I recently visited a well-known local steakhouse and ordered the Tomahawk steak because it’s the best they have. When the bill came, we had a lively discussion at our table about how the restaurant can make any money when the best they have to offer is priced below their mid-grade steak.
It’s often the same in the repair industry. When we serve up the best tech in our shop to solve tough diagnostic problems, we often fail to charge the “Fair-value” for the work performed.
Many shops today report that diagnostic work is getting much more sophisticated. We can all agree that the pace of technical advancement of vehicle design only increases with each model year.
Often advanced tools, software subscriptions and a technician with the level of skills to successfully put all these elements together are required to arrive at the solution to the customer concern. In many cases, a veteran tech with 10+ years of service and a commitment to ongoing training is the person performing the work.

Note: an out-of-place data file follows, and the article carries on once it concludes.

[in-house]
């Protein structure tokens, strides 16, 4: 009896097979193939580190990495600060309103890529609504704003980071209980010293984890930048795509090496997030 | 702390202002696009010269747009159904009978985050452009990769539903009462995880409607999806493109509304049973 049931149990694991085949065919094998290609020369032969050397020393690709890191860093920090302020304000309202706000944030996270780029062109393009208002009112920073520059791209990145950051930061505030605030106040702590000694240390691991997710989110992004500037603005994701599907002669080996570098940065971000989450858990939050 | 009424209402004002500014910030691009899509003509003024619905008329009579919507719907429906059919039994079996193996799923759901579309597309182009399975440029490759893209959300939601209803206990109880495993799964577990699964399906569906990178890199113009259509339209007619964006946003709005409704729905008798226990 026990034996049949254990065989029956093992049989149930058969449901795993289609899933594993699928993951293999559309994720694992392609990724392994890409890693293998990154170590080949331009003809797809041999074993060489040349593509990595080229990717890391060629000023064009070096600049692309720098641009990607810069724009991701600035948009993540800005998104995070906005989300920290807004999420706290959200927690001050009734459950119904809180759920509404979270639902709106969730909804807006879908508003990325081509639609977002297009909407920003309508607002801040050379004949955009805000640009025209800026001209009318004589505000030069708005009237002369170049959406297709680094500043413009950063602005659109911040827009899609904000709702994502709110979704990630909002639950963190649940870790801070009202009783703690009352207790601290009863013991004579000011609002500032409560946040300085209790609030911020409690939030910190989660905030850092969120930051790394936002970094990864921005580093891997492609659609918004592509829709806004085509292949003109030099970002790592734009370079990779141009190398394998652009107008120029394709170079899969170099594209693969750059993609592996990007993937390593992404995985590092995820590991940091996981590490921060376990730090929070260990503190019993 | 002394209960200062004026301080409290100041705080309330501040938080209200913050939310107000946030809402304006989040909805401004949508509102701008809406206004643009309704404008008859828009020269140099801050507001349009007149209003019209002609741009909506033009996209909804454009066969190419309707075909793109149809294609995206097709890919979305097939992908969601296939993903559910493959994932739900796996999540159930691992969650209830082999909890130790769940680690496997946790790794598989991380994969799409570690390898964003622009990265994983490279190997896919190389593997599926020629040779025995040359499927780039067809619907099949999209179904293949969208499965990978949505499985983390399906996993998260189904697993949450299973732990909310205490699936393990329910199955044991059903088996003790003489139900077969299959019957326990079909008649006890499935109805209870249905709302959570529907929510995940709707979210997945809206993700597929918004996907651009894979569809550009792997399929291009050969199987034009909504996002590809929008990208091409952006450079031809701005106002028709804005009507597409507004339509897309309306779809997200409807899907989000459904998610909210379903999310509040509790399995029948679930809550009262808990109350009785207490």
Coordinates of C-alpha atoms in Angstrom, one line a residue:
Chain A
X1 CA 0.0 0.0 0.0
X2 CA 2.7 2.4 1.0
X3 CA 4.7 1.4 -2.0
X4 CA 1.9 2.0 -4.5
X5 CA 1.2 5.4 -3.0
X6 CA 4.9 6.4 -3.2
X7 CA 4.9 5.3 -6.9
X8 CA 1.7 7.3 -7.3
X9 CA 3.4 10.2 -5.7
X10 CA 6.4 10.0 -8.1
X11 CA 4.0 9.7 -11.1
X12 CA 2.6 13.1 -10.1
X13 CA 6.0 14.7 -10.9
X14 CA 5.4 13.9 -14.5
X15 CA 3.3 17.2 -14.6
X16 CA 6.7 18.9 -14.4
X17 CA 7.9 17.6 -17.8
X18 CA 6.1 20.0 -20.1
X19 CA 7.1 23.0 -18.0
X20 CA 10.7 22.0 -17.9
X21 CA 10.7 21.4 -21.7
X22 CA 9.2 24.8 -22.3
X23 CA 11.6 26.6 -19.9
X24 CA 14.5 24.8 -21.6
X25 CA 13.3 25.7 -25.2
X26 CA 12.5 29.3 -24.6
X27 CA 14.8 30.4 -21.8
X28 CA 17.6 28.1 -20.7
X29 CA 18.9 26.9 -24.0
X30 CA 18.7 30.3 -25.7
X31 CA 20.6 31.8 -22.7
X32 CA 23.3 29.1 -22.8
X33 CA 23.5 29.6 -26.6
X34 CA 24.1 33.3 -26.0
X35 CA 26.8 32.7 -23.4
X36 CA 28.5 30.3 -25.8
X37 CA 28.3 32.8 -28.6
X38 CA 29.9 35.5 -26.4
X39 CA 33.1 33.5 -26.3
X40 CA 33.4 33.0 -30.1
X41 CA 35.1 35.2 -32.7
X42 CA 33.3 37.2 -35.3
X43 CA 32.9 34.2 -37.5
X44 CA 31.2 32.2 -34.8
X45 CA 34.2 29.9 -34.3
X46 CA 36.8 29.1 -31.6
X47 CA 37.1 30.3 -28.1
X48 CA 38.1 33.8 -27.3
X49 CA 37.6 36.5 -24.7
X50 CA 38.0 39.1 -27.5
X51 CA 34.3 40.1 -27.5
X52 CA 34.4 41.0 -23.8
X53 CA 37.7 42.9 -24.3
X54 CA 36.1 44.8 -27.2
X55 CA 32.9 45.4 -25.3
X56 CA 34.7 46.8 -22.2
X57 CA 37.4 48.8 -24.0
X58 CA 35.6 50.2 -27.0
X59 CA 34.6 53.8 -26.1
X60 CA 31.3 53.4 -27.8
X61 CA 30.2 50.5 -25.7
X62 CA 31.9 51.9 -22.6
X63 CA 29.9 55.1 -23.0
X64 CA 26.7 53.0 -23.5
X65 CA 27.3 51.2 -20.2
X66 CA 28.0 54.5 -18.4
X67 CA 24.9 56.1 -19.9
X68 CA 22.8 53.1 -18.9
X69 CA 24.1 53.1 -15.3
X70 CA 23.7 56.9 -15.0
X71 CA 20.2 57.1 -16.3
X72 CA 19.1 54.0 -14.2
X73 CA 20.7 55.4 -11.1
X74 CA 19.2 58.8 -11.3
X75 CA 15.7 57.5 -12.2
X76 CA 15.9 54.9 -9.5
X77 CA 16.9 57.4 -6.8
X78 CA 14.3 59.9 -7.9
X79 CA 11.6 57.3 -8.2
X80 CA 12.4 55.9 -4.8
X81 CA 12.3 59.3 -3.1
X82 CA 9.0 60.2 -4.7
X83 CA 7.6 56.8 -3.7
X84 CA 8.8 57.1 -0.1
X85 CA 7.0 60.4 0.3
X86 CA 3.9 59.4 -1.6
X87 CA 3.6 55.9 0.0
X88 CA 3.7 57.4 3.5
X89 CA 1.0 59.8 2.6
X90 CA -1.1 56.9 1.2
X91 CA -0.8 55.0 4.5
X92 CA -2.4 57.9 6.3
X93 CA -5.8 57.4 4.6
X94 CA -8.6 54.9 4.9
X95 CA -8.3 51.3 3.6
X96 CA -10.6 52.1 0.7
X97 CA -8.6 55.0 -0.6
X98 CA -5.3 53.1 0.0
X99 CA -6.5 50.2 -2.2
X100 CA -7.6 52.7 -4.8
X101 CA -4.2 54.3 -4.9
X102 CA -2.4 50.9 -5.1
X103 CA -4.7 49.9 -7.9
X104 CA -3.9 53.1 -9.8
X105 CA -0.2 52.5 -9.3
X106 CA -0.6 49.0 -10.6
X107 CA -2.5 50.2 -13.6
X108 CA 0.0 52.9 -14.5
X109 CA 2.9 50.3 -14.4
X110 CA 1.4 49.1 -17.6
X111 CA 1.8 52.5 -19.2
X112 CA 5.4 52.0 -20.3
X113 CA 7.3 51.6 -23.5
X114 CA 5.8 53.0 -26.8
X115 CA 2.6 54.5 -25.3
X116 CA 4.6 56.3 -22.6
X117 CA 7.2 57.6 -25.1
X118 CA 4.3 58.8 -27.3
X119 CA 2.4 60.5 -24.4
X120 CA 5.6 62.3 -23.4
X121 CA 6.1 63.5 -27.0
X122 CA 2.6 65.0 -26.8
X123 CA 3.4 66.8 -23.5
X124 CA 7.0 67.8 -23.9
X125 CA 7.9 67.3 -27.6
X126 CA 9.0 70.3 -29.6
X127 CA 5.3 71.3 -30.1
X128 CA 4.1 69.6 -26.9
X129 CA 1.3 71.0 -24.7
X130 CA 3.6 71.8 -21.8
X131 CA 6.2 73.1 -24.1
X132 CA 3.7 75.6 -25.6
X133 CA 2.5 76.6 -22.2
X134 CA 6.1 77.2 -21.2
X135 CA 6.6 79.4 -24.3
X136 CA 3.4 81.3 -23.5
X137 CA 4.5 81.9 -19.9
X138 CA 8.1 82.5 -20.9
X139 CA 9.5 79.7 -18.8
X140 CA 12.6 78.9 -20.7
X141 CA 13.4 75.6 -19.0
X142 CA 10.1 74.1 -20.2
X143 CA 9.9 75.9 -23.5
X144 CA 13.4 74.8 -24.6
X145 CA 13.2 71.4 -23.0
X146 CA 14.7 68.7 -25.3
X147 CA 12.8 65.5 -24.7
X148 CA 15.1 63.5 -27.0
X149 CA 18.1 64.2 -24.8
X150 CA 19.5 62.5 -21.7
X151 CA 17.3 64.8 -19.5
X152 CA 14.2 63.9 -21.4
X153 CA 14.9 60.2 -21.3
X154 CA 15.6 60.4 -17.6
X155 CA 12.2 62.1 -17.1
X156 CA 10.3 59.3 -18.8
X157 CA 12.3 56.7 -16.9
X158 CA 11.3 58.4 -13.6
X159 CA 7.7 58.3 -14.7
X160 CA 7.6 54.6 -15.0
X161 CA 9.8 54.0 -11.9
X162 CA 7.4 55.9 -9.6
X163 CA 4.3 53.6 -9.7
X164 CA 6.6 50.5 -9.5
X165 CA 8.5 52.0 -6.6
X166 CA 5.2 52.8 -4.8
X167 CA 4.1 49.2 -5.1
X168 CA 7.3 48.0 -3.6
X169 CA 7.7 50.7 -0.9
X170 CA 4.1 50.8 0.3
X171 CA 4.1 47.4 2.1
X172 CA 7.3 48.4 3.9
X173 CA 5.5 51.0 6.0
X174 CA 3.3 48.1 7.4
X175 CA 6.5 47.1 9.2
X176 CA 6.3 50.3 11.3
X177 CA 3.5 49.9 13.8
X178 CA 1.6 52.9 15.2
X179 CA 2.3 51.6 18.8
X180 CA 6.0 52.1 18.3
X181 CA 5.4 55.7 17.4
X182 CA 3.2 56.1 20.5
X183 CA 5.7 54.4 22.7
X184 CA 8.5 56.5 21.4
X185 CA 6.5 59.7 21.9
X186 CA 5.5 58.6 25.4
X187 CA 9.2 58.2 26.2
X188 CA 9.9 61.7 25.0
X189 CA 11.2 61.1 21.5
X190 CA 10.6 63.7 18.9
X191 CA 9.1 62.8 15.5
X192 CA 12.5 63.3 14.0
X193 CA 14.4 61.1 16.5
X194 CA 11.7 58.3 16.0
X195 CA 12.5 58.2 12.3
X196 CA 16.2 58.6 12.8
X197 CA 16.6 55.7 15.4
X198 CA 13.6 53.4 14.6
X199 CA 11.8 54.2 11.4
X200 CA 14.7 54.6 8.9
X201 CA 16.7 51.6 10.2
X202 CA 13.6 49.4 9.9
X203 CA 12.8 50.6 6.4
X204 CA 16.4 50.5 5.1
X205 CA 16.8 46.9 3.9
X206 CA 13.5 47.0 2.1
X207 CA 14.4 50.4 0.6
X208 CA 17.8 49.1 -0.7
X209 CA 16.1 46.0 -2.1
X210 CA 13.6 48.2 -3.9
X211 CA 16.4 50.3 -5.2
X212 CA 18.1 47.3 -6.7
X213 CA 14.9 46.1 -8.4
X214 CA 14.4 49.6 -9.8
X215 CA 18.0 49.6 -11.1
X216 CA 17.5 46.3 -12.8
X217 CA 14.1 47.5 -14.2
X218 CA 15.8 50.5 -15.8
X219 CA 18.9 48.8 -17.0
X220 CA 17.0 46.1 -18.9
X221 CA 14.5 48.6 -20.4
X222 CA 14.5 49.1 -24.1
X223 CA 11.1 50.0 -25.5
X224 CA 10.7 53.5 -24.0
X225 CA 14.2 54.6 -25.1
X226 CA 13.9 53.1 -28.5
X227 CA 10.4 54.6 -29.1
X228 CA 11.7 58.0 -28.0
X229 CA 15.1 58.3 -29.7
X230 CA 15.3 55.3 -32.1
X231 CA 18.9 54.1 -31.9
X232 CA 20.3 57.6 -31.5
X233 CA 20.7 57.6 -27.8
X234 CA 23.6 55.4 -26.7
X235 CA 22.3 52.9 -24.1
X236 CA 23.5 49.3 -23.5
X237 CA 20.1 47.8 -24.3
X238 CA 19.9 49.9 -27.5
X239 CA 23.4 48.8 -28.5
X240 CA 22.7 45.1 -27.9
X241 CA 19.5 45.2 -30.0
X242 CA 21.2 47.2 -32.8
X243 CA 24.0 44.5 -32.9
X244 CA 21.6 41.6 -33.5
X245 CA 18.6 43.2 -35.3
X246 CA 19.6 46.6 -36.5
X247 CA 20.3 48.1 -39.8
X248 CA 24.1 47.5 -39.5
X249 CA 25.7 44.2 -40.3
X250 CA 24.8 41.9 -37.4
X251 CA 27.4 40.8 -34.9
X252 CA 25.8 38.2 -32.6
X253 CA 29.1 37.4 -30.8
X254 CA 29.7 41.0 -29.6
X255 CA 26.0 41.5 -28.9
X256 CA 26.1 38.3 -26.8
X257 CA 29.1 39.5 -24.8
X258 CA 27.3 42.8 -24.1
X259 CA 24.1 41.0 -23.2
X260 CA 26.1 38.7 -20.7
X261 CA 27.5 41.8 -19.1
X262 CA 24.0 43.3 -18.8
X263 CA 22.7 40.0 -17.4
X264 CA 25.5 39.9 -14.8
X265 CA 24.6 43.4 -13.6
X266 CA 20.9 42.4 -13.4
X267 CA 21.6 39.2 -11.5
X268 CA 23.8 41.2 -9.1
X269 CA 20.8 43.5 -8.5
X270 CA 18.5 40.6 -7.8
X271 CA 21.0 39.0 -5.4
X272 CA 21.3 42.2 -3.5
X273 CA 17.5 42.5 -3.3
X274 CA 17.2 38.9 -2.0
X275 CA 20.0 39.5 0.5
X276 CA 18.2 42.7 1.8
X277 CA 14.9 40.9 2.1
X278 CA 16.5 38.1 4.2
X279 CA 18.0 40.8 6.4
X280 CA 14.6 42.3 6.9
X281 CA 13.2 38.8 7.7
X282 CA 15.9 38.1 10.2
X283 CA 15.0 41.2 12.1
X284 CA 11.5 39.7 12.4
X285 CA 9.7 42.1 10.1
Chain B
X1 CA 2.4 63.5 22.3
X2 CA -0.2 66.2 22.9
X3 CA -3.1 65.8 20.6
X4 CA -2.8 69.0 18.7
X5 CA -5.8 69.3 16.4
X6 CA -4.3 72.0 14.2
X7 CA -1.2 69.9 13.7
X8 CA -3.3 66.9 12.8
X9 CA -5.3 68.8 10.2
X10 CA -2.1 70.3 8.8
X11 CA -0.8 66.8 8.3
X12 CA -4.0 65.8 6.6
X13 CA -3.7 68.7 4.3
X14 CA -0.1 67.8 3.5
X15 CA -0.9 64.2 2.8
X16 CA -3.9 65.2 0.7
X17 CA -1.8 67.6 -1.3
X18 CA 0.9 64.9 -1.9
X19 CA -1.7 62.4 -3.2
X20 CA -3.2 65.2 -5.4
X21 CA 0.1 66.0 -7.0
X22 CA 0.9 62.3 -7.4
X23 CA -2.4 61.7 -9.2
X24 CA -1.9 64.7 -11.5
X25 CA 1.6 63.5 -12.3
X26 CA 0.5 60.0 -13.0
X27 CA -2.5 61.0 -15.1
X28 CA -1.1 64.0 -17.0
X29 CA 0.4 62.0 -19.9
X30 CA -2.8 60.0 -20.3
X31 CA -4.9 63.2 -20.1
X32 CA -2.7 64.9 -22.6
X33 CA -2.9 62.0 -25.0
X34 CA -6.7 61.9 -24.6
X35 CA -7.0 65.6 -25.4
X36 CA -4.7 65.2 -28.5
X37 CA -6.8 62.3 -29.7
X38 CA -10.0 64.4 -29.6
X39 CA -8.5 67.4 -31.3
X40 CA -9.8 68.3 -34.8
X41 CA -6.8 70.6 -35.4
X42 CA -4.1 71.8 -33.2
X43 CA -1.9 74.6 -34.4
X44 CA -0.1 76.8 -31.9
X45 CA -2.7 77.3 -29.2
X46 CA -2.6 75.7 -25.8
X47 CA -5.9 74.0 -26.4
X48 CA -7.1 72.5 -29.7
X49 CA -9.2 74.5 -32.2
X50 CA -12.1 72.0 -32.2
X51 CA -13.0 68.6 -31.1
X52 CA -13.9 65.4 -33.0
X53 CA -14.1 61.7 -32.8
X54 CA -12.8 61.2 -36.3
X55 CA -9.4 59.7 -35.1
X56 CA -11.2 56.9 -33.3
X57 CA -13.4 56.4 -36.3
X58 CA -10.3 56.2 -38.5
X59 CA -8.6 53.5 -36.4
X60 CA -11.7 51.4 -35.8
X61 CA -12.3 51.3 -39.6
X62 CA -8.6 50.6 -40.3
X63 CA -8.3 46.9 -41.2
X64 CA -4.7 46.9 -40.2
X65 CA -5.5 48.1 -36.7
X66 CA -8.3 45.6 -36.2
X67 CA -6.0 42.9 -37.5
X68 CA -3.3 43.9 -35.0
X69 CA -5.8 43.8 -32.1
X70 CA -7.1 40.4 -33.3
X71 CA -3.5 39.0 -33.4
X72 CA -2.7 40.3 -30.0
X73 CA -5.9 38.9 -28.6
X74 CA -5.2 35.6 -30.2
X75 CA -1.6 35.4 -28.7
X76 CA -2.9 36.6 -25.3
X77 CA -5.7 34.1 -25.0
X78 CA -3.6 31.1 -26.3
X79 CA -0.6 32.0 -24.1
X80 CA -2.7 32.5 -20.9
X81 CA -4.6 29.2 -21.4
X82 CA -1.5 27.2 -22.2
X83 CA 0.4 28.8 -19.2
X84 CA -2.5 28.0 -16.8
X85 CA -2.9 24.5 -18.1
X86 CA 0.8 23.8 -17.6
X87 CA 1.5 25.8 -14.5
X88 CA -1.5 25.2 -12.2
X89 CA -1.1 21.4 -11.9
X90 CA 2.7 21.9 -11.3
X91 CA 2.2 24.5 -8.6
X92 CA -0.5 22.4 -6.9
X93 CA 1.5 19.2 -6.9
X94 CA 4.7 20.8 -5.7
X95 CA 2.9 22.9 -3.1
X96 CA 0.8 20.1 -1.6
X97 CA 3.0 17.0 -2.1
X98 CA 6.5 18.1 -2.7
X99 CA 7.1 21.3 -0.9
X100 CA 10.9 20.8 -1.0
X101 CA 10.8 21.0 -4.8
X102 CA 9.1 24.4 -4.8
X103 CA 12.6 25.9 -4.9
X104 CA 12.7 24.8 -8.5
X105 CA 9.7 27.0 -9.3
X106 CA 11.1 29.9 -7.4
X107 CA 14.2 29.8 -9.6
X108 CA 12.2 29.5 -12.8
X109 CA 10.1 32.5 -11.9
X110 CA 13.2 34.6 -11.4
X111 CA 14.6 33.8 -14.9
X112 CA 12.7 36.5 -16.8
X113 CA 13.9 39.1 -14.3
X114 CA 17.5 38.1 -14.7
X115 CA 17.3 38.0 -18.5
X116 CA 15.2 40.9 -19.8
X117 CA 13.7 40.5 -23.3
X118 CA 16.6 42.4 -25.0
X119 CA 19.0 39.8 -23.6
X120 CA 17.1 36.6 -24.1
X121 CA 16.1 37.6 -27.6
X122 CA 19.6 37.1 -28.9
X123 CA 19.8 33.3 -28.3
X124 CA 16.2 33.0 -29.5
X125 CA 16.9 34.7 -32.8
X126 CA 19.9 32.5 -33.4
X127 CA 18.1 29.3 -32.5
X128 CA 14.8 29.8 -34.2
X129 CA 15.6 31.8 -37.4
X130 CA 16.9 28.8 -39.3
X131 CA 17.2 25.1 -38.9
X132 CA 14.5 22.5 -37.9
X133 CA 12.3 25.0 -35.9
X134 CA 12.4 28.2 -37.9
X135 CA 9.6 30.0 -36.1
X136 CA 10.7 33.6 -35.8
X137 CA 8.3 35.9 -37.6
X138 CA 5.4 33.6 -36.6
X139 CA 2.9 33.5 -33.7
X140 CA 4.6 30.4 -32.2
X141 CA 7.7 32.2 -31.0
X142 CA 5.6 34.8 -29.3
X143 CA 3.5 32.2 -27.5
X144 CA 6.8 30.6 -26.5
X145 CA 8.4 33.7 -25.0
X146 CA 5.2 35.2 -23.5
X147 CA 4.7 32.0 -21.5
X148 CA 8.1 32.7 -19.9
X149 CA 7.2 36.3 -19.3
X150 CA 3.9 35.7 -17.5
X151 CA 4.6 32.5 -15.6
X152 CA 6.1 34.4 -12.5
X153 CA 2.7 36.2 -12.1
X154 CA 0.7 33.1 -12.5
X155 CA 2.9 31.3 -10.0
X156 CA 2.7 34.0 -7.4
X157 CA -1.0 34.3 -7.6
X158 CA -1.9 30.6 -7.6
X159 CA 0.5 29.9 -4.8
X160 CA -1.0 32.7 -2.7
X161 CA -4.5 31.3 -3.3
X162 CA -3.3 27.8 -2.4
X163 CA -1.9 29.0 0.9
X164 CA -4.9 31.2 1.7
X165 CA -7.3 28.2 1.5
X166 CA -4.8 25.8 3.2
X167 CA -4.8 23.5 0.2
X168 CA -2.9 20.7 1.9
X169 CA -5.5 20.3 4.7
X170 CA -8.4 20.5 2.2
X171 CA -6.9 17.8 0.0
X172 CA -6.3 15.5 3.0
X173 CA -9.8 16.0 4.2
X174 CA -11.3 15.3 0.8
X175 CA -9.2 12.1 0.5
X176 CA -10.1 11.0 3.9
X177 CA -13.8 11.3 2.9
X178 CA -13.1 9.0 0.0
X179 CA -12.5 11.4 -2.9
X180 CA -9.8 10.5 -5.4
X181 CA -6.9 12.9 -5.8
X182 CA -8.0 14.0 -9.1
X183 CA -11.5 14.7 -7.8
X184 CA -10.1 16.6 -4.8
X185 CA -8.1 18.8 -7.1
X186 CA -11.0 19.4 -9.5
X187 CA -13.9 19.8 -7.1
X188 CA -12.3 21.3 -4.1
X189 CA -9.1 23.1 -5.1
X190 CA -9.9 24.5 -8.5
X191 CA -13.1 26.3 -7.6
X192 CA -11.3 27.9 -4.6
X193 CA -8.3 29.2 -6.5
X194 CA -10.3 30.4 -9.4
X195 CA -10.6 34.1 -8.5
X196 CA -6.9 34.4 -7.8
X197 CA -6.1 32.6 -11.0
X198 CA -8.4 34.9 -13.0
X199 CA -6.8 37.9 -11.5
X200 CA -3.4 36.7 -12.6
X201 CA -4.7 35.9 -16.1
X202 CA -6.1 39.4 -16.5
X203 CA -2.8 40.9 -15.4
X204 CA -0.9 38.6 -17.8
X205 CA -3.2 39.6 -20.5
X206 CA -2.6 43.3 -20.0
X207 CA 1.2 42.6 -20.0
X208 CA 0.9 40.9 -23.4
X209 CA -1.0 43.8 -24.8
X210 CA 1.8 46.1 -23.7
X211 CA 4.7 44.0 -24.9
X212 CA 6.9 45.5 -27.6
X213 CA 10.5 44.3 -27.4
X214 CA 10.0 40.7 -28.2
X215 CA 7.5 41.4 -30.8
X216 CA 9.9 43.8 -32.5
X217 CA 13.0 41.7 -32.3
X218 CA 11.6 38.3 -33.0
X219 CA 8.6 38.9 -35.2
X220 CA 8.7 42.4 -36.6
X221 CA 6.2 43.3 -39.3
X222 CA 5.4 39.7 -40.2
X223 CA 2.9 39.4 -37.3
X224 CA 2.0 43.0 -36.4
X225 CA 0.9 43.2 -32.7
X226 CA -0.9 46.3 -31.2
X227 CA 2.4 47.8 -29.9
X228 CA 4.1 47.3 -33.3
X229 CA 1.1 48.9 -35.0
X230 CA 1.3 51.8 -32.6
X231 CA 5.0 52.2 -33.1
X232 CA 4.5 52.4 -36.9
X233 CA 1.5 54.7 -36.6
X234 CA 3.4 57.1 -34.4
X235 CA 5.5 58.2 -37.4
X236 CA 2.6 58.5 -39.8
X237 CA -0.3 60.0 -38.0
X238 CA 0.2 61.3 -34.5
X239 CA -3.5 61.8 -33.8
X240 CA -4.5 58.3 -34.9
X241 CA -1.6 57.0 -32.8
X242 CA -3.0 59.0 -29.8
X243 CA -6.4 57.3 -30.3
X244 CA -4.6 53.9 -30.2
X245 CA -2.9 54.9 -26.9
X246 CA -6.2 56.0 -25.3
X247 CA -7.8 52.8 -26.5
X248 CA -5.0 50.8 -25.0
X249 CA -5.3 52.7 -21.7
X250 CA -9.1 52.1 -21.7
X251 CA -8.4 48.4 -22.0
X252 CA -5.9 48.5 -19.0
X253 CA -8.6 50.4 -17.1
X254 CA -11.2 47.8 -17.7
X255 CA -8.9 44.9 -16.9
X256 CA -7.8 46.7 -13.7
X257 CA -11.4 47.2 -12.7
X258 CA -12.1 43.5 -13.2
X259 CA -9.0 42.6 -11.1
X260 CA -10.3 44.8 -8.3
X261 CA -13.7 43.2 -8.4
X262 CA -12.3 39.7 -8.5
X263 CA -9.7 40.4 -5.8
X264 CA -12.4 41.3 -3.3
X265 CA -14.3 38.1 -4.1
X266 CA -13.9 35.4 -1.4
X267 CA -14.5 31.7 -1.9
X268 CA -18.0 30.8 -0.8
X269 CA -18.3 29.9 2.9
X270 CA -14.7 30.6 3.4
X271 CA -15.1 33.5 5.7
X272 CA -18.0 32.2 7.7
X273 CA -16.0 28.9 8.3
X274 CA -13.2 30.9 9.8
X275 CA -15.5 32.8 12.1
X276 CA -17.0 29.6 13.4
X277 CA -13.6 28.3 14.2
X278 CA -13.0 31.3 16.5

The target benchmark for technician efficiency in general service is a minimum of 125%, but how often is your top tech out on a “Diagnostic Safari?” Most shops report technician efficiency for diagnostic work hits well below 90%. Even the best technician will come up short on the efficiency benchmark if the work isn’t sold correctly when the advisor interacts with the customer.
Sell Diagnostic Work At The Counter
See if this is familiar: a customer shows up at your shop and is reviewing their concern with your advisor. They’ve got a check engine light along with a rough idle. The customer indicates they stopped at the local parts store and have a code printout of po300, random misfire. In addition, the parts rep said they probably needed a tune-up.